Book Review: Lunatics in my Head
Book: Lunatic In My Head
Author: Anjum Hasan
ISBN-13: 9788189884055, 978-8189884055
Publishing Date: 2007
Publisher: Penguin Books India
Number of Pages: 344
No, this isn’t about Brain Damage even though the book definitely harks back to the evergreen number from Pink Floyd’s The Dark Side of the Moon. In fact, Pink Floyd and their brand of music waft in and out of IAS aspirant Aman Moondy’s world. Aman’s world of course is Shillong on the nineties. The real rock-capital with music loving people. But Shillong is a land that doesn’t let dkhars (outsiders/foreigners/non-tribals) mingle harmoniously into its social fabric despite its accommodative music. And Aman realizes it, even wistfully wishes it wasn’t so as do the other main protagonists of Anjum Hassan’s book, eight year old Sophie Das and thirty-something Firdaus Ansari.
Sophie realizes her difference from her parents that brings to her a sense of being a misfit in her world. Little lies help her fabricate her own little space supplemented by a lot of imaginative reading. Sophie needs happiness and she beings to live in her favourite character Anna’s world. But is Sophie really adopted? Does she have “real” parents anywhere who will take her “home” one day?
Aman Moondy, holds on to the IAS as his only ticket out of Shillong. Pink Floyd helps him from losing his sanity to the nightmares that haunt him about his future in a town that doesn’t let him be. And he is not the only one in his circle of friends to feel so. His exchanges with Roger Waters regarding the band’s albums, about his dreams – that are very alike the world in Pink Floyd songs- create a poignant picture of the angst of a youth heightened by his sense of rootlessness in more ways than one.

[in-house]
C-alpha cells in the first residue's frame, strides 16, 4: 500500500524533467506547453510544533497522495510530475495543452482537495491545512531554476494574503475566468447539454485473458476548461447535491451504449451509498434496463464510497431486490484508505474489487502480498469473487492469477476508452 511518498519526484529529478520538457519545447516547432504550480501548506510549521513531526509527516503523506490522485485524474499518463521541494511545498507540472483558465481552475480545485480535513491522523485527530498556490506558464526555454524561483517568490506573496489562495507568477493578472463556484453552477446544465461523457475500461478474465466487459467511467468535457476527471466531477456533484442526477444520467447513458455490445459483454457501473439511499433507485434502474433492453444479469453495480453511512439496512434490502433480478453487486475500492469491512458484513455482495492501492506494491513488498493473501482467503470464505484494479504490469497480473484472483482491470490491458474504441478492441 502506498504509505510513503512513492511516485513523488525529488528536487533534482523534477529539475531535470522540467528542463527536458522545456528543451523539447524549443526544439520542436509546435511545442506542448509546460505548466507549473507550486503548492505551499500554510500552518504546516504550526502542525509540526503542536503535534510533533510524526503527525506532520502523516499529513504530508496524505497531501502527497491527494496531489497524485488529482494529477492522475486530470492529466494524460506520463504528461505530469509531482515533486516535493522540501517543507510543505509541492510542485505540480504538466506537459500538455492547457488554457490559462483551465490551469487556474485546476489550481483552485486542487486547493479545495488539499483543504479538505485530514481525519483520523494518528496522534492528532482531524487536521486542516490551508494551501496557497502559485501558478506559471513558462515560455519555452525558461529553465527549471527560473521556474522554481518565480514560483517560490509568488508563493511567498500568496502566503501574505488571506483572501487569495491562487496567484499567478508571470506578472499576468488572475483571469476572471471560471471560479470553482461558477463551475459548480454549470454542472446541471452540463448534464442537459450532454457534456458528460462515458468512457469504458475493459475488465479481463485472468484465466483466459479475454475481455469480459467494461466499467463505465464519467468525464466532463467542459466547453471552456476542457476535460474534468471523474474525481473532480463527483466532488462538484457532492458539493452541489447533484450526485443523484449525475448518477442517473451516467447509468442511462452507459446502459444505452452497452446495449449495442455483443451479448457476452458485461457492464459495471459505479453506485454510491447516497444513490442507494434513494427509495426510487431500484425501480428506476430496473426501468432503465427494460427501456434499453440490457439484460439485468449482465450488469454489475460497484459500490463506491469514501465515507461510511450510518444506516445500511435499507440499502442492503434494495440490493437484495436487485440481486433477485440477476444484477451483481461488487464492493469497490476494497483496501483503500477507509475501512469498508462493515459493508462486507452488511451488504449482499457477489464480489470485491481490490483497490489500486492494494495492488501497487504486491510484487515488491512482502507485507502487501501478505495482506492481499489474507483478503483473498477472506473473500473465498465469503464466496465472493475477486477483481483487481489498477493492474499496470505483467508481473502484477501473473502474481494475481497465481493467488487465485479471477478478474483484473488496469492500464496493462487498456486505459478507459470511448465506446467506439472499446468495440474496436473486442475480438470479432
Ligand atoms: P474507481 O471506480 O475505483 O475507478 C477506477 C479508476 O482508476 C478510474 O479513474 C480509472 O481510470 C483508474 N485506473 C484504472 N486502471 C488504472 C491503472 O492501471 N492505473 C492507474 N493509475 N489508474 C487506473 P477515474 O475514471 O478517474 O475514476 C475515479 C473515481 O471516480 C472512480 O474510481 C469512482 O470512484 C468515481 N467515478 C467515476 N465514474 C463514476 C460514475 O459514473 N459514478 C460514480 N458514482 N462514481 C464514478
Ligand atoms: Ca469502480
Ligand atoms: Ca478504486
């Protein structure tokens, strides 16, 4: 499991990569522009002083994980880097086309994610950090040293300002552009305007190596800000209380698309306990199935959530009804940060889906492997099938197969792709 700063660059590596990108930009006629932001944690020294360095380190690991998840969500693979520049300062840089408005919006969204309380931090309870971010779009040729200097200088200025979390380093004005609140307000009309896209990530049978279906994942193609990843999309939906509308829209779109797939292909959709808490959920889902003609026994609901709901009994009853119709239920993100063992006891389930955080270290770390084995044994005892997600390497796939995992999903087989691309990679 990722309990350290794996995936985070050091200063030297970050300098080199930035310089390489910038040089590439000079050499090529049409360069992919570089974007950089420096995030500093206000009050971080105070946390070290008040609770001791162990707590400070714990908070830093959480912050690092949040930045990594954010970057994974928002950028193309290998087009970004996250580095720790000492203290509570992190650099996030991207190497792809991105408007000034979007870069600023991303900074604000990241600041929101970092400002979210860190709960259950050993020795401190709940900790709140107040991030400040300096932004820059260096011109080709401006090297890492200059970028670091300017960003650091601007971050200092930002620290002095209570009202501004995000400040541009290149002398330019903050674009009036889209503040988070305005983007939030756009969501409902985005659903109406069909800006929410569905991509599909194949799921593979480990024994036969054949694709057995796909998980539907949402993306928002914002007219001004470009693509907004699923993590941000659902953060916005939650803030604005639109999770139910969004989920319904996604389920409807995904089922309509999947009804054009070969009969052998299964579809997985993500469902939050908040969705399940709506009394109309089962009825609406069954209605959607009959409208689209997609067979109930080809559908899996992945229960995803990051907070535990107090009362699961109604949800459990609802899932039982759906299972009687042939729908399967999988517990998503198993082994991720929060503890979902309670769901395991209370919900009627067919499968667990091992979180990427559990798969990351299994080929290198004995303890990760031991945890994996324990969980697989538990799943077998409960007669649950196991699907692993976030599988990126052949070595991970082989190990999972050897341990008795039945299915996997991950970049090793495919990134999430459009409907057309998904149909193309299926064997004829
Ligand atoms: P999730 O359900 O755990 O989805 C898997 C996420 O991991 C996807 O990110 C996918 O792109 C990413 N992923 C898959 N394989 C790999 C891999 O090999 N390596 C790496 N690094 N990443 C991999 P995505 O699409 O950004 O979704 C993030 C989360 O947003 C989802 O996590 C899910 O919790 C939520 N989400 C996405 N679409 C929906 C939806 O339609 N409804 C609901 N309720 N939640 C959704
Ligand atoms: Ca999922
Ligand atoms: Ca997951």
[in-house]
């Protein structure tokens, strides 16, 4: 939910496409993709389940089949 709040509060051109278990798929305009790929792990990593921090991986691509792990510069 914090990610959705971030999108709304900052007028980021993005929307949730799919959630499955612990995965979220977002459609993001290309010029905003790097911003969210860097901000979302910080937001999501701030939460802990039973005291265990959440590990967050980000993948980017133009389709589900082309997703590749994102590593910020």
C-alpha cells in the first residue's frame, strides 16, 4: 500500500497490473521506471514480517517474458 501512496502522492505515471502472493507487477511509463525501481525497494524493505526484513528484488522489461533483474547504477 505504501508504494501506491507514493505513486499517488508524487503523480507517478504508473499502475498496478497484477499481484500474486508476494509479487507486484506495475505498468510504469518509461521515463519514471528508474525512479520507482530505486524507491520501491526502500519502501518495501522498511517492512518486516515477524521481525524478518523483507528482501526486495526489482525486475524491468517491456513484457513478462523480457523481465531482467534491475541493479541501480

Firdaus, an English lecturer is caught in the strains of working out her M.Phil thesis on Jane Austen and a break up with her boyfriend Ibomcha. Both belong to worlds that she cannot ever belong to: Austen to the bygone cold pre- Victorian world of isolated womanhood and Ibomcha to a world of business in Manipur, his mother, and his boys . Her own world is caught in a limbo between the two- in one of loneliness, orphaned as an adolescent and living with an aged grandfather in a town that will never accept her as its own.
Sadly though, Sophie, Aman and Firdaus are all dkhars in the only place they’ve ever known all their lives. Hassan’s book brilliantly weaves their individual stories together by presenting each of them a sub section in each chapter. But this book is not just their story. Ultimately it is a book about Shillong- Hassan’s birth place. The lovely and lively ever dynamic yet quaint little small town of Shillong is created afresh in every page with the references to music, literature and the daily life of Khasis and the non-Khasis that dot its population. It rains incessantly in Shillong as it does in the protagonists’ lives. The quietness of the town permeates into the inactivity of the lives of the inhabitants, its wariness of big city spaces find a reflection in the simple lives that sceptically view the dkhars and the faraway lands.
Yet Shillong is never a villain. The book rather concentrates on the poignant sentiments that fill up a space where migration is a everyday phenomenon. It attempts to sensitively draw out the emotions of outsiders and insiders of a town where outsiders usually hold the economic (read government) jobs and positions of power. The hostility on both sides is hence laced with desire of belonging to the other, with the anguish of the inability to do so in a manner that only a poet like Hassan could evoke in a novel that yet retains the lyrical flavour of her earlier writings.
Lunatic in My Head is a thought-provoking read.
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